Adamello Park

Parco dell'Adamello

Parco dell'Adamello

Adamello Park, located in the heart of the Rhaetian Alps, covers 510 square kilometres on the left orographic side of the Camonica Valley, in the north-eastern portion of the Province of Brescia.


Adamello Park lies on the border between the regions of Lombardy and Trentino. Its western boundary is situated slightly above the left bank of the Oglio, the fifth longest river in Italy. The importance of Adamello Park is enhanced by its location, since it acts as a bridge between the two parks that are adjacent: to the east it borders with the Trentino Adamello -Brenta Park, to the north it borders with the Stelvio National Park.


On the numerous marked trails that run through the park, the high alpine landscape is displayed in all its glory. The park offers numerous and equally impressive (though less challenging) routes to explore on foot, horseback or mountain bike in the most beautiful valleys of the protected area. The natural environment of the Adamello Park is renowned for its exceptional wealth of flora and vegetation.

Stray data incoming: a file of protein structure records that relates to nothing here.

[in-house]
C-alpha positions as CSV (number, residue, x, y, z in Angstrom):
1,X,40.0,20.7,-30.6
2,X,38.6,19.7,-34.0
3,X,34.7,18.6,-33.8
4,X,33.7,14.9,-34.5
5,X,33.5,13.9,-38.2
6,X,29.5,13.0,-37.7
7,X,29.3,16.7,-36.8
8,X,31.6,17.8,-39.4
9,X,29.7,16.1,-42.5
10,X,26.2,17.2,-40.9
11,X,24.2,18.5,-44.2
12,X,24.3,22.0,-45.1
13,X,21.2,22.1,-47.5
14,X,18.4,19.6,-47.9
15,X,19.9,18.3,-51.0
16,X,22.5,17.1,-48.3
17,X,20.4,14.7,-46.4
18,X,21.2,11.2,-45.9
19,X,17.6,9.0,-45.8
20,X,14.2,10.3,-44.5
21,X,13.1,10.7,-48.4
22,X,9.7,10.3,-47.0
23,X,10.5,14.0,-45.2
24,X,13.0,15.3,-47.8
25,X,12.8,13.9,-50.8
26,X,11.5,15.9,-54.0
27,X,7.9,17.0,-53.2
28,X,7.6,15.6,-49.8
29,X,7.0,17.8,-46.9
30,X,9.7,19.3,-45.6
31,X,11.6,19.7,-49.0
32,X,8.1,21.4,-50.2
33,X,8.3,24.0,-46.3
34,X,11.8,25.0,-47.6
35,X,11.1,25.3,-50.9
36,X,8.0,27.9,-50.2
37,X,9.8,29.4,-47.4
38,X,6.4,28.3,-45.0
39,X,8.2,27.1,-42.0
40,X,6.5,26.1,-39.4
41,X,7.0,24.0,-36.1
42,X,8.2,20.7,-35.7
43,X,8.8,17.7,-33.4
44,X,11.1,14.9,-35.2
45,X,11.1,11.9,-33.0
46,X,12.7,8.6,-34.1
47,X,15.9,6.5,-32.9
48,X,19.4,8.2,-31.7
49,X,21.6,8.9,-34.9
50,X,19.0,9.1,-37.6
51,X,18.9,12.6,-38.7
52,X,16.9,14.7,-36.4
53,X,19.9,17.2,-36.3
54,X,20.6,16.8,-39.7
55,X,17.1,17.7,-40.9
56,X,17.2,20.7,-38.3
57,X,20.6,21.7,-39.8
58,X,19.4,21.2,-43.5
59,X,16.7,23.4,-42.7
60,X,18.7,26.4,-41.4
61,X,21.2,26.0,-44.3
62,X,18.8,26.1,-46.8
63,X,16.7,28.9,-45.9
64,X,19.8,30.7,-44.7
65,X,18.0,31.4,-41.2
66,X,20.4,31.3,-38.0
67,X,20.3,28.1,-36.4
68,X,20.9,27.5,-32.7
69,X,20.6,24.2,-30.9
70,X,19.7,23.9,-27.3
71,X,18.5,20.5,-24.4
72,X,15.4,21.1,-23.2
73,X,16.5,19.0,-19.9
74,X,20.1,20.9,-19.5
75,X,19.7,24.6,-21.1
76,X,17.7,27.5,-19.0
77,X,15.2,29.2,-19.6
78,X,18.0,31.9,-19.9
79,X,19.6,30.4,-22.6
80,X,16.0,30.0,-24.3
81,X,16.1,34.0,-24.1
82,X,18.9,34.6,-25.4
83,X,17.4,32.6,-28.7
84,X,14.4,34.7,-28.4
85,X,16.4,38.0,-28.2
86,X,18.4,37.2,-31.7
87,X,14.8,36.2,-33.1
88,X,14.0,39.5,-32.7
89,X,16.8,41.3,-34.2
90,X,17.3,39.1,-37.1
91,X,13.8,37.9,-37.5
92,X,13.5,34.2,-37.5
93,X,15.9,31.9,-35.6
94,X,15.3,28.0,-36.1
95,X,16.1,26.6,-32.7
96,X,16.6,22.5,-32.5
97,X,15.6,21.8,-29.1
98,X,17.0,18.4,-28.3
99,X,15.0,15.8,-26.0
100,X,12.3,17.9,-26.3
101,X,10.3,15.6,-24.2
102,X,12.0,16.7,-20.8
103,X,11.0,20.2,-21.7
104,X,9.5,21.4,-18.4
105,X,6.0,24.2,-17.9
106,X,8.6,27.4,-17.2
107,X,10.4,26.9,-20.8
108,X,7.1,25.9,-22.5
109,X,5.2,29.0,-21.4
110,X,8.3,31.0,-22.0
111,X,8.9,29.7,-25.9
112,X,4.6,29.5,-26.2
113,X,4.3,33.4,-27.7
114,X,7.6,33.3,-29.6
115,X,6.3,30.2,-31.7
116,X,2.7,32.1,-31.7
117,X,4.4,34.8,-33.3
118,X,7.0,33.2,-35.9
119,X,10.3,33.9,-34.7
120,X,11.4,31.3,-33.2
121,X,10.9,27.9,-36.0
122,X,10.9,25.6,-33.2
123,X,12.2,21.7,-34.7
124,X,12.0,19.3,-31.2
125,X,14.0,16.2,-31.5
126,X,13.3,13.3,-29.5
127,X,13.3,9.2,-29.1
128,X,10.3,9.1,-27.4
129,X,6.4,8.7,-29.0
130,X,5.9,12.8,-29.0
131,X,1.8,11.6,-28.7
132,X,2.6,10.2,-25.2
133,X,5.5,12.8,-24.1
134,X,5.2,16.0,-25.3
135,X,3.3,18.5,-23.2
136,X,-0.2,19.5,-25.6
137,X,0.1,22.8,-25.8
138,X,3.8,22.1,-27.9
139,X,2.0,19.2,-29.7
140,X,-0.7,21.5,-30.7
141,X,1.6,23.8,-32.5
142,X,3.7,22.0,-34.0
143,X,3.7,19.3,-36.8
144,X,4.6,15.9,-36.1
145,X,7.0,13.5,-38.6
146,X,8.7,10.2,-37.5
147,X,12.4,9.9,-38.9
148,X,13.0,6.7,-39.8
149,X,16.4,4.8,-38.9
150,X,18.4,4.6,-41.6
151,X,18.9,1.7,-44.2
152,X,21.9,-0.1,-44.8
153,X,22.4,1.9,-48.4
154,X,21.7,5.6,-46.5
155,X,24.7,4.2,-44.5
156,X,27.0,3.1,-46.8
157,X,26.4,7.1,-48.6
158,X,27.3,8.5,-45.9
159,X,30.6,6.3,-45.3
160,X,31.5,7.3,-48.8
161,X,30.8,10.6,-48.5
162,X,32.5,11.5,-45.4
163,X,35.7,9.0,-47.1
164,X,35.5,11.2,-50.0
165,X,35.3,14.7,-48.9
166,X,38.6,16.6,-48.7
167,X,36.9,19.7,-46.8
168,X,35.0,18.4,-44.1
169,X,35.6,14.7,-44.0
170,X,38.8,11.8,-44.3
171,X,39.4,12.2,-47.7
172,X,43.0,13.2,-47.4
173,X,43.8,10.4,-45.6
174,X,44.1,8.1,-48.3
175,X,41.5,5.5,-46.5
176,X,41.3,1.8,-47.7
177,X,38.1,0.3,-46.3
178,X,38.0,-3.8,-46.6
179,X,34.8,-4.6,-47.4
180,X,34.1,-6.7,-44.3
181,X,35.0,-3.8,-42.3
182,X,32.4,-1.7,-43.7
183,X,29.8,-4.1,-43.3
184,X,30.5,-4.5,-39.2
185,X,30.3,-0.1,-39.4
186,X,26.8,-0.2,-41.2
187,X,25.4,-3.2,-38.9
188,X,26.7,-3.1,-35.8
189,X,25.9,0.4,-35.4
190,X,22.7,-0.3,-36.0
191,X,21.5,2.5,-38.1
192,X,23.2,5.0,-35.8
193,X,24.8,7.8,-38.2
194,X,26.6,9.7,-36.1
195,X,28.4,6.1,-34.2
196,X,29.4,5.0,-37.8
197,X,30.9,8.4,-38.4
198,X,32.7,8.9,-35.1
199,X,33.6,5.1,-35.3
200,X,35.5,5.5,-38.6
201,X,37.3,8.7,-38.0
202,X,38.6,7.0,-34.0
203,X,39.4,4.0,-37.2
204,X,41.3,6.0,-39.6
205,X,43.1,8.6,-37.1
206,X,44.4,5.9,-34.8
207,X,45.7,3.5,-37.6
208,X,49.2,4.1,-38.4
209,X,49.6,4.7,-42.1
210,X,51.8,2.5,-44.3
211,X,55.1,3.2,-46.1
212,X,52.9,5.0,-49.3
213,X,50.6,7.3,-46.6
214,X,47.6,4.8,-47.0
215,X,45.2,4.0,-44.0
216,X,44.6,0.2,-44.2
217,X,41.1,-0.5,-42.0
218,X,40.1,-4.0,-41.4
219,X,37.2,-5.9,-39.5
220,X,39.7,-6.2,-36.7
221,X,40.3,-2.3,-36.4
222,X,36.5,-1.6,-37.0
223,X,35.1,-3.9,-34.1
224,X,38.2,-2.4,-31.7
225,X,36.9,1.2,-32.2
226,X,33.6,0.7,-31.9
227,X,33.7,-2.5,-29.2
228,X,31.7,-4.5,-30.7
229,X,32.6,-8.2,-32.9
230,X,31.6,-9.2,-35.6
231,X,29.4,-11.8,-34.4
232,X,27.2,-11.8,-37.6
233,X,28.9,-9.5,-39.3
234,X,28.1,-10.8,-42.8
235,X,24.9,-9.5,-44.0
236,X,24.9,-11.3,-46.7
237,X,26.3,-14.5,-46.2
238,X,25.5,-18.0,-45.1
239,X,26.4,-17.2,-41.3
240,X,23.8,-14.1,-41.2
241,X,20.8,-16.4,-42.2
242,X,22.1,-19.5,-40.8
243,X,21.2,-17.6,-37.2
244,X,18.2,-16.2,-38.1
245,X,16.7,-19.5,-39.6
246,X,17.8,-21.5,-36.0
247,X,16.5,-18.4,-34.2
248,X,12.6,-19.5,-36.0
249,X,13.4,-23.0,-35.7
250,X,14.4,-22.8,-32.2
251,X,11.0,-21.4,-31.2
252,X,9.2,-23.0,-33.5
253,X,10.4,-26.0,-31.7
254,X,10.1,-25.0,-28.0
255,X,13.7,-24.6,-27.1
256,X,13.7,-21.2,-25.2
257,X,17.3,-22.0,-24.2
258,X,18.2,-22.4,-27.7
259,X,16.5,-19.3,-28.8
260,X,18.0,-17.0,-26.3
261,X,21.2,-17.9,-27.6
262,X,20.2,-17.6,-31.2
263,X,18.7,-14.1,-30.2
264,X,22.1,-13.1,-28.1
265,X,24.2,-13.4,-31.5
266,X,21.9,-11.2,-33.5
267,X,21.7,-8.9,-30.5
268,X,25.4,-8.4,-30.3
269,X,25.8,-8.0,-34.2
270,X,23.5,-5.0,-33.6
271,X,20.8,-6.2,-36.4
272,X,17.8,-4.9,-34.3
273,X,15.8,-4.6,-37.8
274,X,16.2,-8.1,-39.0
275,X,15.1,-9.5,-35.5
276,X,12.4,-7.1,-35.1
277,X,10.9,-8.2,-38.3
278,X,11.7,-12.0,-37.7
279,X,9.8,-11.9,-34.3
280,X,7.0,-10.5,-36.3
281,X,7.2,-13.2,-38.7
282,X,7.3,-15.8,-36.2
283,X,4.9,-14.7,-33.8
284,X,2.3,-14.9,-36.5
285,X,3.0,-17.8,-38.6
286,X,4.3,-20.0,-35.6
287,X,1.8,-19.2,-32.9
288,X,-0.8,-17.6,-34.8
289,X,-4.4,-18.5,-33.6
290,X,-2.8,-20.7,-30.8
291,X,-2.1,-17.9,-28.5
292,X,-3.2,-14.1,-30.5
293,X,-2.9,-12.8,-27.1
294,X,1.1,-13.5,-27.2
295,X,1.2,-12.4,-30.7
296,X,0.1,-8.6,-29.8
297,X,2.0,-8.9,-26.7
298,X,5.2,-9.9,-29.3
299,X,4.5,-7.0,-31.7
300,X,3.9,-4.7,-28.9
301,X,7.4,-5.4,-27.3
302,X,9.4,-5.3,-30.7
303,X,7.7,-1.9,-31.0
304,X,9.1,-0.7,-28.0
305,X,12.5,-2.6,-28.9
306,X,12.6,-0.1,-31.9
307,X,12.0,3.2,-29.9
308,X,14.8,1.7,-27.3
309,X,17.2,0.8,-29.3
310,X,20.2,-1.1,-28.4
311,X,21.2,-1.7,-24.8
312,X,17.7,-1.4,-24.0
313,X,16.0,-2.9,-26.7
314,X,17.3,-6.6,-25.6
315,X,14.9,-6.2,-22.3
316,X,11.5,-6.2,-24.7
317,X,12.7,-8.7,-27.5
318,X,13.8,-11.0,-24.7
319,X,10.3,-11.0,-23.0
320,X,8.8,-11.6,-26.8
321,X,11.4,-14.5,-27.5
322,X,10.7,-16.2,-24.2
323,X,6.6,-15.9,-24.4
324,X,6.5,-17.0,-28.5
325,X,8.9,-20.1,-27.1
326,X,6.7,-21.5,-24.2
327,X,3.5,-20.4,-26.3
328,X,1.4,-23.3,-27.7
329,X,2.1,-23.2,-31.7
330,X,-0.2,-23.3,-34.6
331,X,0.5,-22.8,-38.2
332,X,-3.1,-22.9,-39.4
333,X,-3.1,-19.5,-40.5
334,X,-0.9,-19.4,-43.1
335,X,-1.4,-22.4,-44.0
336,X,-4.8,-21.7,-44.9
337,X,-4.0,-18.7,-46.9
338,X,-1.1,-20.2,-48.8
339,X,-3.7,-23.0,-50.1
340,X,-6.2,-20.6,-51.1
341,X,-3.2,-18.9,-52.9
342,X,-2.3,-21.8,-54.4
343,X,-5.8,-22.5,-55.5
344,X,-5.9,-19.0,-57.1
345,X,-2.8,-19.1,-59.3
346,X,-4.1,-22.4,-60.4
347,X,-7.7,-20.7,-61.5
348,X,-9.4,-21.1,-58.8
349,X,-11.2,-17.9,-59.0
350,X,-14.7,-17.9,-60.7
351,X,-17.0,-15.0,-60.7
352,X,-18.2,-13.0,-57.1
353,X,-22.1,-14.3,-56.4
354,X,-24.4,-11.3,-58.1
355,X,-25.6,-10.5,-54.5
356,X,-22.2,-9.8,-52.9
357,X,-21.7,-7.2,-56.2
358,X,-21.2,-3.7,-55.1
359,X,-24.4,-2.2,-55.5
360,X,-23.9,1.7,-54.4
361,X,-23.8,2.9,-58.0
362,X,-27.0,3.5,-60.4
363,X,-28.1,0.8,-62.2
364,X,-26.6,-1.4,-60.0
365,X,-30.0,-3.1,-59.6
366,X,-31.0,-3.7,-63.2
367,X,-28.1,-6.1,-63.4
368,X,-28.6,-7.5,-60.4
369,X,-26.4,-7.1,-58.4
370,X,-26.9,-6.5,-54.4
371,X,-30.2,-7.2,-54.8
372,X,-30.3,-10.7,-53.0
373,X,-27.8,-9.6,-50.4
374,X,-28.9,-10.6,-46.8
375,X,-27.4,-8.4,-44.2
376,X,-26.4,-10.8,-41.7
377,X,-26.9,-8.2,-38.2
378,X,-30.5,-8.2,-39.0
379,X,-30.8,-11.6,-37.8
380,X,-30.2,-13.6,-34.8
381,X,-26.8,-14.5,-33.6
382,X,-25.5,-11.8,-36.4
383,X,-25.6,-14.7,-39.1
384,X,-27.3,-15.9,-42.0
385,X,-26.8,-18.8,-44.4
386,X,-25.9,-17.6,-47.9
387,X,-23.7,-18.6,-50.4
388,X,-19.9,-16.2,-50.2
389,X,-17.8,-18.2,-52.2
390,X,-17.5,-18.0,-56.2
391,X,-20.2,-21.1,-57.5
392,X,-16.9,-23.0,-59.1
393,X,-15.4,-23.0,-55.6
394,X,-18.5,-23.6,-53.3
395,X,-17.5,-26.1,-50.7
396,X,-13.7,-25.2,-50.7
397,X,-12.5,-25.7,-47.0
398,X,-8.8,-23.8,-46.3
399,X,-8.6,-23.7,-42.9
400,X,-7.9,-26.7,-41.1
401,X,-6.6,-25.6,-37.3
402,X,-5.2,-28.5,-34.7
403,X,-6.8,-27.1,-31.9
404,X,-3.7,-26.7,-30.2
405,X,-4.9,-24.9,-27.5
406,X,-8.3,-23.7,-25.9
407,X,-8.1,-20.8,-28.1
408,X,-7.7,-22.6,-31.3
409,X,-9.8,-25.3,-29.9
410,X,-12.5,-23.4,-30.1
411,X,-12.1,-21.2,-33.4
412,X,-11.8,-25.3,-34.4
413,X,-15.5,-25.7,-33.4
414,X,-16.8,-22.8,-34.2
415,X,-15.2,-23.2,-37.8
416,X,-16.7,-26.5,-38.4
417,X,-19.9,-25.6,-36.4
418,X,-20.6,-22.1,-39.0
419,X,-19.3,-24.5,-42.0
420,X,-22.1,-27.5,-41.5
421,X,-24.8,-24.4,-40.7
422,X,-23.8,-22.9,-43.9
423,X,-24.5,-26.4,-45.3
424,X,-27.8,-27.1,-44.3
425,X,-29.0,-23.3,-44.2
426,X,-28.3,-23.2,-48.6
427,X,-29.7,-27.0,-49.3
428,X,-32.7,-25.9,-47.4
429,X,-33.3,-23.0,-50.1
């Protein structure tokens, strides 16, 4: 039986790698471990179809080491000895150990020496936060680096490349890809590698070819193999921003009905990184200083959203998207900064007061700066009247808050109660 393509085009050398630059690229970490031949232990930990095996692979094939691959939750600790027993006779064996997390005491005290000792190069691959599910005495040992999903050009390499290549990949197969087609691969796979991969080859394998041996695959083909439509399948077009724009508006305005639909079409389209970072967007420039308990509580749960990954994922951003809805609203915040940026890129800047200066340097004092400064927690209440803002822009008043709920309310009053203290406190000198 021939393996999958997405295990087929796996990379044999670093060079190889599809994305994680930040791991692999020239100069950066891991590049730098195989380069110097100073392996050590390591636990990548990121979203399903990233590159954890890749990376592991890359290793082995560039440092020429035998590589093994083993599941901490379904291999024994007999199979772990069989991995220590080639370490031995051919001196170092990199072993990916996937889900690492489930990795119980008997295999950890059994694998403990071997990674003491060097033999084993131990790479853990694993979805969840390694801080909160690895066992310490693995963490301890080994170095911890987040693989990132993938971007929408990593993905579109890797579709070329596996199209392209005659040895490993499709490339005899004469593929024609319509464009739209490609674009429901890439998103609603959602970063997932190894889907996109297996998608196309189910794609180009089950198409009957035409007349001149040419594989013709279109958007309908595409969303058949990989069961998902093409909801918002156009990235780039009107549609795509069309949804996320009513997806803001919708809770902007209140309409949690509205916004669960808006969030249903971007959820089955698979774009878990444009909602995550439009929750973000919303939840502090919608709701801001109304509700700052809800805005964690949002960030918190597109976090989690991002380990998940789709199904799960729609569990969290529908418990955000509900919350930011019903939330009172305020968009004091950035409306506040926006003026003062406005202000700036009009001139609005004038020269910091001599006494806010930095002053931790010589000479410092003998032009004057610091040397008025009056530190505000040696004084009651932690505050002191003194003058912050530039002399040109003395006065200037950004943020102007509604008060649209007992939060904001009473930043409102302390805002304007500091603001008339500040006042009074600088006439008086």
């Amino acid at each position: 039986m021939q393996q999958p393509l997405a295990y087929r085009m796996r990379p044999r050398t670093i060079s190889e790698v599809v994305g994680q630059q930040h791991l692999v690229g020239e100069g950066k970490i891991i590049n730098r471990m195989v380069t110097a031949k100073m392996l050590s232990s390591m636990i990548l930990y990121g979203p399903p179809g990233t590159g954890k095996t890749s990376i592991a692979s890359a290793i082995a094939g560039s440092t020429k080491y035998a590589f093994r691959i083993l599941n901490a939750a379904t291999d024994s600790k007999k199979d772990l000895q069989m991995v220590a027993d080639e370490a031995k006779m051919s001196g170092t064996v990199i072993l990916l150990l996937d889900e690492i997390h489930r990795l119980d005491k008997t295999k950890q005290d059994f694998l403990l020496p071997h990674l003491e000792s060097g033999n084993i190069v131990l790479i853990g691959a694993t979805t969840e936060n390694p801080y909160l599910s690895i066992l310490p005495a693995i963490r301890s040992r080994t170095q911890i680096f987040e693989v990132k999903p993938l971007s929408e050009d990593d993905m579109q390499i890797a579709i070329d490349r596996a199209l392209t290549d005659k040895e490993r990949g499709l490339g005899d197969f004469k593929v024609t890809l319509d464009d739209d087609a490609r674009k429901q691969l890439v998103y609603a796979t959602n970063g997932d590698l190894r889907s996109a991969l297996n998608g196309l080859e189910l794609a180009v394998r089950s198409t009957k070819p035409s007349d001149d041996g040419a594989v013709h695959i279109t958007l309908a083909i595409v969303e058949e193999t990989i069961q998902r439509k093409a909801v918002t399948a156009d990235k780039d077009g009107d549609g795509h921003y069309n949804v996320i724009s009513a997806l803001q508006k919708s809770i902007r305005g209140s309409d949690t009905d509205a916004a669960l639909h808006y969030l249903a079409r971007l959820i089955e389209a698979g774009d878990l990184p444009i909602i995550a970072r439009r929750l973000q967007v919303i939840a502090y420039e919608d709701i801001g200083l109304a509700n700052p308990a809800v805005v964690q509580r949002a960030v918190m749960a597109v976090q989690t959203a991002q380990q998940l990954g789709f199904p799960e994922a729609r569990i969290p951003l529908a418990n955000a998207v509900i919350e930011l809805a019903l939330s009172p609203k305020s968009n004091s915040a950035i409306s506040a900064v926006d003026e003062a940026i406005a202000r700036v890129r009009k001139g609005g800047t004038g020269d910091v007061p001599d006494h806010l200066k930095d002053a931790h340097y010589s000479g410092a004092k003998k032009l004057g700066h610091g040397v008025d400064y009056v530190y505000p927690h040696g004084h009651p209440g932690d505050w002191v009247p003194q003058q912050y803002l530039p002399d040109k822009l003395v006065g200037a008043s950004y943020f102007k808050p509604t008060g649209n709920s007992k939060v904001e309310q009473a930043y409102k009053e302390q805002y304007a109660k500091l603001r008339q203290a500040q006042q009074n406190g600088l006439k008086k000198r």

The park is densely populated with chestnut groves and mixed forests of alder, maple, hornbeam, ash, birch, oak and cherry trees. The forests of red spruce are also compact and extensive, which at higher altitudes give way to bright larch forests. As you move up the mountain you will find dwarf shrubs, mainly of green alder, willow and pine with a large number of rhododendron and juniper. At an altitude of about 2300 metres there are Alpine pastures, rich with gentian violets, pasqueflowers, saxifrage, soldanella and edelweiss. You may also catch a glimpse of moss and lichen, which also inhabit the desert snow line along with Alpine chrysanthemum, the glacier buttercup, and certain varieties of androsace and saxifrage.


Adamello Park is also home to many rare and endemic species as well as typical alpine wildlife: deer, chamois, ibex, mountain hare, marmot, weasel, ermine, fox, marten, squirrel, dormouse, hedgehog, Alpine shrew and the snow vole.


Adamello Park is also important for the prehistoric rock drawings that have been discovered in certain areas within the confines of the reserve. These landmarks provide important iconographic clues about Italy's ancient past.


Wonderful examples of rural alpine architecture can also be found in Adamello Park. Partially preserved up to this day, these structures attest to the commitment and respect our ancestors had for this land.

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